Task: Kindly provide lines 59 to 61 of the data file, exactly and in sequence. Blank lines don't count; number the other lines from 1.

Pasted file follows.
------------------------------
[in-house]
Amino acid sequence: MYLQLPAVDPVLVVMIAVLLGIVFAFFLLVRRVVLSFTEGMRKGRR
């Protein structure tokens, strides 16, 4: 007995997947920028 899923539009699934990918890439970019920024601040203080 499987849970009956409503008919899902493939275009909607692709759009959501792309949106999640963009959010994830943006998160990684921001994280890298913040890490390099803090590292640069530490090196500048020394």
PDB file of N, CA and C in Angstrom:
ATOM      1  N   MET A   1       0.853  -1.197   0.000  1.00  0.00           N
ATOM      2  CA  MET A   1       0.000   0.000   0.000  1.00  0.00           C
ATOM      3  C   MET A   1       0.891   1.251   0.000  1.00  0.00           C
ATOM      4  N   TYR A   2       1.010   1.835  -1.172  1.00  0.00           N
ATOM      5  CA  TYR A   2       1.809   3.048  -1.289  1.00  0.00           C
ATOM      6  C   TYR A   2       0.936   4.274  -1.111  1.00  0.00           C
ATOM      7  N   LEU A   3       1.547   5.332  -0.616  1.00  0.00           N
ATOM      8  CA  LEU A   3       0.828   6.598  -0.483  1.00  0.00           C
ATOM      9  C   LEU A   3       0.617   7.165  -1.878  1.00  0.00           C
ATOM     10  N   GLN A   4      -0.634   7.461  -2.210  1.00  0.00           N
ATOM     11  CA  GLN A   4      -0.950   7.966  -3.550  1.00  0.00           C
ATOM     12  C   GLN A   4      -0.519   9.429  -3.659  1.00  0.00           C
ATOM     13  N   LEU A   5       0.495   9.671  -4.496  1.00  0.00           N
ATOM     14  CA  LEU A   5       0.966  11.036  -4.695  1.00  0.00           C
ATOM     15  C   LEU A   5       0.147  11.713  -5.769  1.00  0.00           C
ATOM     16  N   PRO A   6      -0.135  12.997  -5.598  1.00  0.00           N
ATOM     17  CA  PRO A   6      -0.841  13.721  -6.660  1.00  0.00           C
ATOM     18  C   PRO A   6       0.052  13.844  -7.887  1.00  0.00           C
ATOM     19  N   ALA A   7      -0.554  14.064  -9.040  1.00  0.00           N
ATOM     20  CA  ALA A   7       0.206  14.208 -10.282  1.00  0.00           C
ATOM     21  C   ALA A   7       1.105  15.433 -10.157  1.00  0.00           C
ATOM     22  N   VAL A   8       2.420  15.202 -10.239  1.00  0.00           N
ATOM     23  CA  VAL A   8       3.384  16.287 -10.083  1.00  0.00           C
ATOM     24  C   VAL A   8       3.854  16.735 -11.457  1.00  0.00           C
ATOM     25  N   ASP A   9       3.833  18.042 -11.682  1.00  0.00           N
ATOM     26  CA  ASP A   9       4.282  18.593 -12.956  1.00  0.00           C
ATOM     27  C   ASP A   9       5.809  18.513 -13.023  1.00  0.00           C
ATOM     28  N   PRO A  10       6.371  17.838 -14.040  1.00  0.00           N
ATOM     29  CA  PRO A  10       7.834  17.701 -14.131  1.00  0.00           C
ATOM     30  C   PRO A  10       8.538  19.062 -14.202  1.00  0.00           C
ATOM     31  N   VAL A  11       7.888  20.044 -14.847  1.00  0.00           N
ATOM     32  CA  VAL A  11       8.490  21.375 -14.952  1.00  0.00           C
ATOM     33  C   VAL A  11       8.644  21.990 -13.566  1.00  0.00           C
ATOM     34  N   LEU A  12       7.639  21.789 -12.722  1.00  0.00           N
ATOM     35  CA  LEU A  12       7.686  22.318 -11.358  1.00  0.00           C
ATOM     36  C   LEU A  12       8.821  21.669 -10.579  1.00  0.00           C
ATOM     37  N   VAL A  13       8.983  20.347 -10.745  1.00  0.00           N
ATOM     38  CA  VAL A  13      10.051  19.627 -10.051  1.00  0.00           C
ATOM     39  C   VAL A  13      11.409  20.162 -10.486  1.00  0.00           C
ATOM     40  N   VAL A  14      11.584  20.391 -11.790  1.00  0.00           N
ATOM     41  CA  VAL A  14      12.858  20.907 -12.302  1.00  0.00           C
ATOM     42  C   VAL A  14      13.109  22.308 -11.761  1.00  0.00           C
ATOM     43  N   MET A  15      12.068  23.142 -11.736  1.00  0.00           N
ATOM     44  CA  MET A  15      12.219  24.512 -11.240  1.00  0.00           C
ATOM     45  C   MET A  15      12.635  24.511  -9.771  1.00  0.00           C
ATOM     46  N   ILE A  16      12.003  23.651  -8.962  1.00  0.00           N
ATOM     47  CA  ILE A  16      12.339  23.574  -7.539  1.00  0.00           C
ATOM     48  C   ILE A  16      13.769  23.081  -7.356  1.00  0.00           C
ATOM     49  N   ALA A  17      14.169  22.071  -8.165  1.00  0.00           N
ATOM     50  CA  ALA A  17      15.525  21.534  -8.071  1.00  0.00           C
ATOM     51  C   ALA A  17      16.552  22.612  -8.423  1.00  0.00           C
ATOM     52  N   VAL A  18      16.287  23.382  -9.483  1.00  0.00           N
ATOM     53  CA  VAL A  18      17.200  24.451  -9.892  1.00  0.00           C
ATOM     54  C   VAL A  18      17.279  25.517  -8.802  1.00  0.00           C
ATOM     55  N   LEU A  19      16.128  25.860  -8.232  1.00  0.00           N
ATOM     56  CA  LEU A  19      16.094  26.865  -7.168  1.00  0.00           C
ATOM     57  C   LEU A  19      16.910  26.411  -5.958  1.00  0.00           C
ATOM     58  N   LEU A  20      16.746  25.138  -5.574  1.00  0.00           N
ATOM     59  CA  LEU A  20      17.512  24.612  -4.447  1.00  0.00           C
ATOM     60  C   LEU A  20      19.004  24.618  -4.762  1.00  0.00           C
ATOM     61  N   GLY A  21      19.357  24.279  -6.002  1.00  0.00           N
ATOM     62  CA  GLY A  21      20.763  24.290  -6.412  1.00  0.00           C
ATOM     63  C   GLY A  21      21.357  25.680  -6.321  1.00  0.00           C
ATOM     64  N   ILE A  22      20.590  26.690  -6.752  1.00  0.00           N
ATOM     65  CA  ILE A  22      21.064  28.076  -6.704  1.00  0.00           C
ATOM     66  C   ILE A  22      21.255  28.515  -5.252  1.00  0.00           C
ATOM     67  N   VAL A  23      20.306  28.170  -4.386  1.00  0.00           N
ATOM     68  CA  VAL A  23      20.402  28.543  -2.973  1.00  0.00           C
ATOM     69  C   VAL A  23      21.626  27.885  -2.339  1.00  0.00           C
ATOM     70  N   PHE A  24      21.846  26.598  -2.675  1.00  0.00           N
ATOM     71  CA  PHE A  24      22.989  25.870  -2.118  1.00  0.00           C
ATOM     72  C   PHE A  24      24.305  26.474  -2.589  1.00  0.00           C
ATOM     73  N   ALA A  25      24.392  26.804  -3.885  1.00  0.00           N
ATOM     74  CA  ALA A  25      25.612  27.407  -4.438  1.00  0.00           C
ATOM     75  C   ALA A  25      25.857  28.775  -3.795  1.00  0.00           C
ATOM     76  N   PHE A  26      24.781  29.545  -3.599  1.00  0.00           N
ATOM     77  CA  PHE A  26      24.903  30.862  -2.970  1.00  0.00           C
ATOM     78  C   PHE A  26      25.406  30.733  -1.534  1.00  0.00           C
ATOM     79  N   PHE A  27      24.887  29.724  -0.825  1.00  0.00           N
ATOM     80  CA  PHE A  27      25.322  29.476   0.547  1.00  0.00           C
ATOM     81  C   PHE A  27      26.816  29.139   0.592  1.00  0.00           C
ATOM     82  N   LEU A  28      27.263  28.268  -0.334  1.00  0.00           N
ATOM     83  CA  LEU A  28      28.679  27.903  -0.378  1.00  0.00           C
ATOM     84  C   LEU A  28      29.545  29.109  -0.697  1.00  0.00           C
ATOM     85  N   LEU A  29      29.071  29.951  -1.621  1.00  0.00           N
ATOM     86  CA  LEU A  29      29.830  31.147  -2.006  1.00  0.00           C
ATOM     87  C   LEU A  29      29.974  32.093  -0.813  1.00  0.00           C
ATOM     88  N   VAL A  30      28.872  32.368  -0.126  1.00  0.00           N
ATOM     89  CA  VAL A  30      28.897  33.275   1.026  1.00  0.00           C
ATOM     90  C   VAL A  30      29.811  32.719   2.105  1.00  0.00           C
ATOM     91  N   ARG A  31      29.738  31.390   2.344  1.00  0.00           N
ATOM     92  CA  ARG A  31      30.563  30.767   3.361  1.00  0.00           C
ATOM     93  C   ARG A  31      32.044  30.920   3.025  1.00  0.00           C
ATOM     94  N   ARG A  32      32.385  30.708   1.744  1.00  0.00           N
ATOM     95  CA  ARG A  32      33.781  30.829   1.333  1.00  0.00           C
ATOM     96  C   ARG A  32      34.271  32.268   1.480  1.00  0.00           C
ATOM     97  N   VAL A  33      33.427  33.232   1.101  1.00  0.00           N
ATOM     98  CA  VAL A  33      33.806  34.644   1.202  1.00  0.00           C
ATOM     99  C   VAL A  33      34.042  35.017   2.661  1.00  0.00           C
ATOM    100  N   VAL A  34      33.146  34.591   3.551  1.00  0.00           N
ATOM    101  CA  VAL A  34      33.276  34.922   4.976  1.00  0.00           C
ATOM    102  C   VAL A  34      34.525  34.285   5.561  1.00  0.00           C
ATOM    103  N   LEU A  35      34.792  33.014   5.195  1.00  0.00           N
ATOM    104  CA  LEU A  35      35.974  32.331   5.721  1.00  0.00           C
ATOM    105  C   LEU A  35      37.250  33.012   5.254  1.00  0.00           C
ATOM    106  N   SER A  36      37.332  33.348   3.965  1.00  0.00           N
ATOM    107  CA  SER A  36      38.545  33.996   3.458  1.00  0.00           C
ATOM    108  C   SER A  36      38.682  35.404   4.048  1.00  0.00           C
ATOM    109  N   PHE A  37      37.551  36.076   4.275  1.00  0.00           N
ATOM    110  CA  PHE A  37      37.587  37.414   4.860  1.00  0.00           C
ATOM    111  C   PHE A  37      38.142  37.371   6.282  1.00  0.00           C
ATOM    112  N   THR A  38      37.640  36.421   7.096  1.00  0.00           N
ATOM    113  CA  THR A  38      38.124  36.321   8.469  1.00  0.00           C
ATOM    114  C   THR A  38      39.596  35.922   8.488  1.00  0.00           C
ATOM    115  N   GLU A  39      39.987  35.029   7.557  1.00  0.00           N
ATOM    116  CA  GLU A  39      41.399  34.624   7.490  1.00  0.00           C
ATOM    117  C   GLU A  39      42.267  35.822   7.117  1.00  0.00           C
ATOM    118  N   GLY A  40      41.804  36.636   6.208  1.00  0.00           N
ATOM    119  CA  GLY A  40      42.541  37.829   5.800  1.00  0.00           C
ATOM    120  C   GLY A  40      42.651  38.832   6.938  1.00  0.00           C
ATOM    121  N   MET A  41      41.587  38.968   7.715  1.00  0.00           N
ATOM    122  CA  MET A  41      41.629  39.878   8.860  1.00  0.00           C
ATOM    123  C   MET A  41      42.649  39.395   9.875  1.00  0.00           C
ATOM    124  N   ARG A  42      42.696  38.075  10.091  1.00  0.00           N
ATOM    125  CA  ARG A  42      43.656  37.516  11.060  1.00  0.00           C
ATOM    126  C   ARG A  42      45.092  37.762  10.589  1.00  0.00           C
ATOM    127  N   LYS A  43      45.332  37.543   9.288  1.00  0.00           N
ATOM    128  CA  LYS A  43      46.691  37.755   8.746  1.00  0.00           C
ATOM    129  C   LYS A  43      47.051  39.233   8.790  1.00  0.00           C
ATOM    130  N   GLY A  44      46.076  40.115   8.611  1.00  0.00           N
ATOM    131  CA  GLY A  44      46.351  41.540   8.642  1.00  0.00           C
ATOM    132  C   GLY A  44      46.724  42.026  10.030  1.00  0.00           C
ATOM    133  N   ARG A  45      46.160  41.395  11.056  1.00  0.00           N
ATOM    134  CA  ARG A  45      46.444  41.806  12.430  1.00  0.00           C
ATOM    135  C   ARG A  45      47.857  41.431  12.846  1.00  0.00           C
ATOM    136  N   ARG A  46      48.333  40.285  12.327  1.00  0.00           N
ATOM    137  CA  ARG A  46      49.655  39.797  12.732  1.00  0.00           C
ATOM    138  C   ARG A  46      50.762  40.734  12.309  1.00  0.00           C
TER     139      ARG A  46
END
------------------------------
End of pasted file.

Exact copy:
ATOM     55  N   LEU A  19      16.128  25.860  -8.232  1.00  0.00           N
ATOM     56  CA  LEU A  19      16.094  26.865  -7.168  1.00  0.00           C
ATOM     57  C   LEU A  19      16.910  26.411  -5.958  1.00  0.00           C